Tuesday, February 8, 2011

"Thy staffe & thy shepehoke"

I have always had a mild preference for Tyndale's Bible over the King James version; it has most of the same virtues, as well as that of relative unfamiliarity, which leads to an increase in felt vividness. Carol Rumens has a nice post at the Guardian books blog on Psalm 23 that quotes both the Tyndale and the KJ versions of the psalm; here's Tyndale:
The LORDE is my shepherde, I can wante nothinge. 2 He fedeth me in a grene pasture, and ledeth me to a fresh water. 3 He quickeneth my soule, & bringeth me forth in the waye of rightuousnes for his names sake. 4 Though I shulde walke now in the valley of the shadowe of death, yet I feare no euell, for thou art with me: thy staffe & thy shepehoke comforte me. 5 Thou preparest a table before me agaynst mine enemies: thou anoyntest my heade with oyle, & fyllest my cuppe full. 6 Oh let thy louynge kyndnes & mercy folowe me all the dayes off my life, that I maye dwell in the house off the LORDE for euer.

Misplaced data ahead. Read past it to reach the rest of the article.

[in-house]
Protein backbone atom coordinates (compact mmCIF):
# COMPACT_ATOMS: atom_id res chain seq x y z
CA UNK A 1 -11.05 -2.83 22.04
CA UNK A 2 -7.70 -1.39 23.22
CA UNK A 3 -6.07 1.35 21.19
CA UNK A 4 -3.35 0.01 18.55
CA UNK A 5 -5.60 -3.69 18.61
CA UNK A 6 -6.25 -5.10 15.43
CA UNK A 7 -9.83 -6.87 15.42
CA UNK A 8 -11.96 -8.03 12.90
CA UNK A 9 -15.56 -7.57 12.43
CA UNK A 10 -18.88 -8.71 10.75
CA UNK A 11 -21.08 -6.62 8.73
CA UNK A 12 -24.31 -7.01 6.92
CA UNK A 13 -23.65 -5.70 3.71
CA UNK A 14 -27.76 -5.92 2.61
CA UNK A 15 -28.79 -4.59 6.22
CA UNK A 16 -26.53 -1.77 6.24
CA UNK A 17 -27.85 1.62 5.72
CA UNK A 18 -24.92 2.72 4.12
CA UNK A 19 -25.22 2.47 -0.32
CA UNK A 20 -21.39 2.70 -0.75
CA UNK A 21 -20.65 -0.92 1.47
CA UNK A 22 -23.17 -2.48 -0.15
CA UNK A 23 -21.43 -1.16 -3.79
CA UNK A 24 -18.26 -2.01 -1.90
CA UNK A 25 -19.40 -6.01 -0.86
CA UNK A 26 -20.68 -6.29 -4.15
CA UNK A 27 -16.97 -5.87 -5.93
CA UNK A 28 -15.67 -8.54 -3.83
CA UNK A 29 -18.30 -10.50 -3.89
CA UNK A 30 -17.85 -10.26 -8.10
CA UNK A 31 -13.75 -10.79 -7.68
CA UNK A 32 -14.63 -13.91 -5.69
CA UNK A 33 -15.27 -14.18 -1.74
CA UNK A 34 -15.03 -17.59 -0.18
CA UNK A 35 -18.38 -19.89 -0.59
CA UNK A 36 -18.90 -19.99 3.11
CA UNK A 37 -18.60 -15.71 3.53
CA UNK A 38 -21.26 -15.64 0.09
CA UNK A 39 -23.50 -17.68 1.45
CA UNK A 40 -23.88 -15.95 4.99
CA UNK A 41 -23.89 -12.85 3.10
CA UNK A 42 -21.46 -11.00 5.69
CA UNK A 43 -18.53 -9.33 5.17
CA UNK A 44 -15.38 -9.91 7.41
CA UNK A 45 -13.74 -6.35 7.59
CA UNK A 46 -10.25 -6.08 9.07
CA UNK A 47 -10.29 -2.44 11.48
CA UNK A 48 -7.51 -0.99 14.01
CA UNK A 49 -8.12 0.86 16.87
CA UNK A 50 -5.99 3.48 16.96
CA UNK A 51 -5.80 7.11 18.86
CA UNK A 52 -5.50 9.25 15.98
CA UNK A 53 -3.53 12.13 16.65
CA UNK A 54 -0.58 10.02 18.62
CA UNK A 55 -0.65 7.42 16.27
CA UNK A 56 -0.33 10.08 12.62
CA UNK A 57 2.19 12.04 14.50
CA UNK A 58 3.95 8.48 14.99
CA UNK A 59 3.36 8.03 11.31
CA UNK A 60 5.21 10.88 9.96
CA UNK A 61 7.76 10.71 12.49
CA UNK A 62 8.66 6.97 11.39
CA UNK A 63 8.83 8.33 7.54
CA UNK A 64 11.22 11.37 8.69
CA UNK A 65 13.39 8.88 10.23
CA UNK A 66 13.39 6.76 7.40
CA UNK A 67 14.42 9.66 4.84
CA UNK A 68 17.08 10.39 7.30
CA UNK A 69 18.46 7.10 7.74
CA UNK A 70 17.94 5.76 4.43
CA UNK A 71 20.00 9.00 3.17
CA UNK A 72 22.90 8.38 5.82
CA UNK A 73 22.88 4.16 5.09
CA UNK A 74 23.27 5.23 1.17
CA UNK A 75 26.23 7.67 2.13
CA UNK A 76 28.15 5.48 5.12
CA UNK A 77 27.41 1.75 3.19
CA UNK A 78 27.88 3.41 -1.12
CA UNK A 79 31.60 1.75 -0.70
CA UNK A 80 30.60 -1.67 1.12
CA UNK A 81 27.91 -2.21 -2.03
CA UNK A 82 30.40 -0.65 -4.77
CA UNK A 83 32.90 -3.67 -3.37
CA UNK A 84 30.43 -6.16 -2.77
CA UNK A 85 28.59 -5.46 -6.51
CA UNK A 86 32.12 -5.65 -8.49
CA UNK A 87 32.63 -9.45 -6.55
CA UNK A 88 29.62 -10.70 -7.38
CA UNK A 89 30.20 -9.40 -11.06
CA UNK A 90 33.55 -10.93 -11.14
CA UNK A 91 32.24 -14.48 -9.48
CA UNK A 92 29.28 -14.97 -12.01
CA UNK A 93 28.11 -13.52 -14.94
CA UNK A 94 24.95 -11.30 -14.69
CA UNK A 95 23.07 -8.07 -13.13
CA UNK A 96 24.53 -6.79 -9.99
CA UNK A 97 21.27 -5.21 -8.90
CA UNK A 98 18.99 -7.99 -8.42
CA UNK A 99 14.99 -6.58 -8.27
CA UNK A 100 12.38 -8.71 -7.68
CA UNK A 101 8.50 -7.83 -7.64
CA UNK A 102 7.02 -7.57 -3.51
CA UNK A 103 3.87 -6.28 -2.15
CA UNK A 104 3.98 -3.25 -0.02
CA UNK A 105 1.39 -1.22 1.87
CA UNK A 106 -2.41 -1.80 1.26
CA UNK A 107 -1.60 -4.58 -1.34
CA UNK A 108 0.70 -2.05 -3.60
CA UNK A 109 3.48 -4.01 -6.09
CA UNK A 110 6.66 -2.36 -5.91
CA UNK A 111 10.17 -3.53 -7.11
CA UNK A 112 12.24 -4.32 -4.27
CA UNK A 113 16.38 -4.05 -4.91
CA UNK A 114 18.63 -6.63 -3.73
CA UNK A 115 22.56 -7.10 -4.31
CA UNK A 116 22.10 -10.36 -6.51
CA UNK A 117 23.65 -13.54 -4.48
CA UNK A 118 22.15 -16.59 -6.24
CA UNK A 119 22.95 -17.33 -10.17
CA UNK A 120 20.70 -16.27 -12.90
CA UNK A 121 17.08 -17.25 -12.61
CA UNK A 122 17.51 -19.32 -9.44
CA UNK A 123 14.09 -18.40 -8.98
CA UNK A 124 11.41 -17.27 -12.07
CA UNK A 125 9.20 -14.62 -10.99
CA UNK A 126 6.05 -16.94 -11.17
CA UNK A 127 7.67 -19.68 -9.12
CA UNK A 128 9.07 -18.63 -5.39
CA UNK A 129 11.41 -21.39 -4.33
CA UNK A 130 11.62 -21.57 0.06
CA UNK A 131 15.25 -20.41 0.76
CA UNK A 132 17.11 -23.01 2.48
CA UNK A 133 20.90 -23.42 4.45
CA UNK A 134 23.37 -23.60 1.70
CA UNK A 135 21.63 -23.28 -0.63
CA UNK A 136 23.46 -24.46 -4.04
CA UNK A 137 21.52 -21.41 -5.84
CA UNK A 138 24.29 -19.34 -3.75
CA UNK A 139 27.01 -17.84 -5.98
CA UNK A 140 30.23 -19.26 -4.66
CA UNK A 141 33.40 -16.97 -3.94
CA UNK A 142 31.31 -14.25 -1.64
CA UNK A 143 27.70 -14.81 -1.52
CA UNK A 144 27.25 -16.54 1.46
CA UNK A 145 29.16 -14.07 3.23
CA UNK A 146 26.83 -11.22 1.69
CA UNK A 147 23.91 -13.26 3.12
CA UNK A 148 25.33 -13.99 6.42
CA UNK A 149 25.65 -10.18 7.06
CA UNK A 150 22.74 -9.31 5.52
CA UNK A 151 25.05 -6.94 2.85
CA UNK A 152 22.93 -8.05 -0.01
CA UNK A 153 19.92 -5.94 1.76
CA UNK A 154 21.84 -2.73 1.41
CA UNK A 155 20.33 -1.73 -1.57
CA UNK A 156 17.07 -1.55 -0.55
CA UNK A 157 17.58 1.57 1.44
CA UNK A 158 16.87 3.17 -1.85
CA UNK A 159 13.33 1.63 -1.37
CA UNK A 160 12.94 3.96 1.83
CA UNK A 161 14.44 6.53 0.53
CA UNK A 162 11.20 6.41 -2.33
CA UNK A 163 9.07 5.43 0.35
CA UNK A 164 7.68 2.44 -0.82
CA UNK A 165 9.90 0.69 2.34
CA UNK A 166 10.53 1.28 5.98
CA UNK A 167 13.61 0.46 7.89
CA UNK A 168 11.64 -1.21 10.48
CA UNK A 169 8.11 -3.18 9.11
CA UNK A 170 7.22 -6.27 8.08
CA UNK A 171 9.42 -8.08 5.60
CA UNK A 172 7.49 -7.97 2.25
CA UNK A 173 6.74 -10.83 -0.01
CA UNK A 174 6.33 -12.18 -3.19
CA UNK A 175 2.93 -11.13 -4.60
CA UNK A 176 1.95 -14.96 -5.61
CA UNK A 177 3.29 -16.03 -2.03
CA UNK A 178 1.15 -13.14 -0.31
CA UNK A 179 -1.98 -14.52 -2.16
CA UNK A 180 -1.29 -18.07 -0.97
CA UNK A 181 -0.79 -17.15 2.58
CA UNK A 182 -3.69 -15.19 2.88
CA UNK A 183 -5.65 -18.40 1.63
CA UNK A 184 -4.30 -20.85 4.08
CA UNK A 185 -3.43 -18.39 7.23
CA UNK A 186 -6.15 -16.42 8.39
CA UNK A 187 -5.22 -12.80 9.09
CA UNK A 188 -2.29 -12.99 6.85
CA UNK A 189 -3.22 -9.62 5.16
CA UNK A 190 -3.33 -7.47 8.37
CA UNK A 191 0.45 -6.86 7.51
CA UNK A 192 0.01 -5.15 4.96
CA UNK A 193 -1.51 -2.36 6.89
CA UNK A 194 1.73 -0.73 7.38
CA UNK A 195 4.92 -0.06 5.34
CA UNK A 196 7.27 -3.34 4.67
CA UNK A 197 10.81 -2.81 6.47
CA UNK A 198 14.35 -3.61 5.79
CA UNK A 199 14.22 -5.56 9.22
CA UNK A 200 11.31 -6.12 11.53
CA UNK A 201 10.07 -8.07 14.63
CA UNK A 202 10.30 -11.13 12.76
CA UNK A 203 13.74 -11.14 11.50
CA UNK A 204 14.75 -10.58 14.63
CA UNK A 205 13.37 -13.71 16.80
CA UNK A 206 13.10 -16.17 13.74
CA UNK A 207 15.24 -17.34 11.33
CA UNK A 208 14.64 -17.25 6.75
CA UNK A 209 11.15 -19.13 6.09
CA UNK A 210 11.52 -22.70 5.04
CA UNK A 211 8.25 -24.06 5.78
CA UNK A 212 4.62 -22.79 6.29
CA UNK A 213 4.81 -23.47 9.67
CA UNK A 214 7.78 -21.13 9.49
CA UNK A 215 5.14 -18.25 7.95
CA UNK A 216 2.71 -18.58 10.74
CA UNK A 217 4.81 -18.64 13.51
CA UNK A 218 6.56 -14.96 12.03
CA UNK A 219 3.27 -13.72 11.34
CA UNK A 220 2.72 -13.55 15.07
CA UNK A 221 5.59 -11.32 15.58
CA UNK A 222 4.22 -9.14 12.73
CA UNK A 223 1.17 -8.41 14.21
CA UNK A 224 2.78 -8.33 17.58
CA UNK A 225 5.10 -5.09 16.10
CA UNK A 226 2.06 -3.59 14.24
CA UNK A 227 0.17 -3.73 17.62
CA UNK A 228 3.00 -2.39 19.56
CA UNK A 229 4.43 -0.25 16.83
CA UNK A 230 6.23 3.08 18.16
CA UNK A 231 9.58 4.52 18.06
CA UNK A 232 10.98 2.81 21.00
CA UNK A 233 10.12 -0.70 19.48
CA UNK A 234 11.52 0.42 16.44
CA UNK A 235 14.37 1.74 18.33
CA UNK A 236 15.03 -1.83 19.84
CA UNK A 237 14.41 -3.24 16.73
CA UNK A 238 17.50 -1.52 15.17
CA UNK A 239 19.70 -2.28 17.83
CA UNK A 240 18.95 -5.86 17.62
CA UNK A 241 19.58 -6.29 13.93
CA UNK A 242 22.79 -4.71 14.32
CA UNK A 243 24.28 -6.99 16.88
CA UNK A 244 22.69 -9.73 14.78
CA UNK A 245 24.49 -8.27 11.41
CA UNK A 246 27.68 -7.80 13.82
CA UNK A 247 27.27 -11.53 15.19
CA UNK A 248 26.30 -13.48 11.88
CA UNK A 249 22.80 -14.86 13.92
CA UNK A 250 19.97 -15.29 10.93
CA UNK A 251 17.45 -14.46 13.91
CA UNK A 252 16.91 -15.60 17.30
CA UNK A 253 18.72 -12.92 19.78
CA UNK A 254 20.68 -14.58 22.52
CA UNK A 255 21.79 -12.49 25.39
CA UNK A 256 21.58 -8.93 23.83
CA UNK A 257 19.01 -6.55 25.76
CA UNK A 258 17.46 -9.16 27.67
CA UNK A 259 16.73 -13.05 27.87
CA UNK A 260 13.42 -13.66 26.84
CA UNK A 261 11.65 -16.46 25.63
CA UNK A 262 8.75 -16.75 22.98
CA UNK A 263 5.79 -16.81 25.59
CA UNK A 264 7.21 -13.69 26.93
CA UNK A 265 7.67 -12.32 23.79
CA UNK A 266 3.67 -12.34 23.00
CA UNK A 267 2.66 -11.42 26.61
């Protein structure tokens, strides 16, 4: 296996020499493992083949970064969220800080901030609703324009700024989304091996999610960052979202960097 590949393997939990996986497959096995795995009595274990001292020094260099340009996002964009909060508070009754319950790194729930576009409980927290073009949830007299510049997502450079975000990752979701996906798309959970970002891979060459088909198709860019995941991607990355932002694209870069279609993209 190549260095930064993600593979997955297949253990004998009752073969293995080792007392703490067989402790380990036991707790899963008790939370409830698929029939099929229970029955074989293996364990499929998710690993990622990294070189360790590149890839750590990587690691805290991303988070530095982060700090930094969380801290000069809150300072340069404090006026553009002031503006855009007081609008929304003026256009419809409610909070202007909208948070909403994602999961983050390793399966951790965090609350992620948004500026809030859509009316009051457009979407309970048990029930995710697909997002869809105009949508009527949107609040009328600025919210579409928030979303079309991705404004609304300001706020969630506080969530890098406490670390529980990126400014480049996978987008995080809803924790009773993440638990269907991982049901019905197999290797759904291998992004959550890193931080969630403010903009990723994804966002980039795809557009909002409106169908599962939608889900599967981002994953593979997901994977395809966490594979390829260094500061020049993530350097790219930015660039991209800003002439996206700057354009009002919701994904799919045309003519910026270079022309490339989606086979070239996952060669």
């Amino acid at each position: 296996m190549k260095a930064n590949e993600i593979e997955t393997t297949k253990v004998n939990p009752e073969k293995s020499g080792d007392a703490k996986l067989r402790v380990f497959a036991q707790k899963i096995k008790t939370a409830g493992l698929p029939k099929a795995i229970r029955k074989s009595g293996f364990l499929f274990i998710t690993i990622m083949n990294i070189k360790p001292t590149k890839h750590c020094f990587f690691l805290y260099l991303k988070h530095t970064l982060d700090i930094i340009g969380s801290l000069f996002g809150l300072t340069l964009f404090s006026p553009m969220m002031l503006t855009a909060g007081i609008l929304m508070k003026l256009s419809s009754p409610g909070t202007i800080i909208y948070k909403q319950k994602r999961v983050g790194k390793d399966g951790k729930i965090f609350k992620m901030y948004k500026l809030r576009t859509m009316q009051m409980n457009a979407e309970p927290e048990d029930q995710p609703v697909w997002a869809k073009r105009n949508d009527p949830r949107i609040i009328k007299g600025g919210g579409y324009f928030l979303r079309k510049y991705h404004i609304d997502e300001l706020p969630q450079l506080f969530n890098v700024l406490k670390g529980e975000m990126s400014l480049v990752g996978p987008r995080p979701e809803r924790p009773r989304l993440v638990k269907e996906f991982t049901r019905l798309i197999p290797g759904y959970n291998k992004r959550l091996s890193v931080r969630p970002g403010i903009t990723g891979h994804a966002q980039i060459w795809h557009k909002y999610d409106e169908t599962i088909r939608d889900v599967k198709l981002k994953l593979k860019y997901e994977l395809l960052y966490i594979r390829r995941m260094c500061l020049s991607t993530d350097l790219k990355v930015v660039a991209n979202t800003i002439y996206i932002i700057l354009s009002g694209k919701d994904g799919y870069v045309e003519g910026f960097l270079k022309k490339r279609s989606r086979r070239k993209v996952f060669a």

"Shepehoke" does a much better job than "rod" of getting the right pastoral tone. The big countervailing loss, of course, is "my cup runneth over." By the way I hadn't quite realized how similar the feeling of Heaney's "Harvest Bow" is to verse 4 of the psalm:
Me with the fishing rod, already homesick
For the big lift of these evenings, as your stick
Whacking the tips off weeds and bushes
Beats out of time, and beats, but flushes
Nothing: that original townland
Still tongue-tied in the straw tied by your hand.

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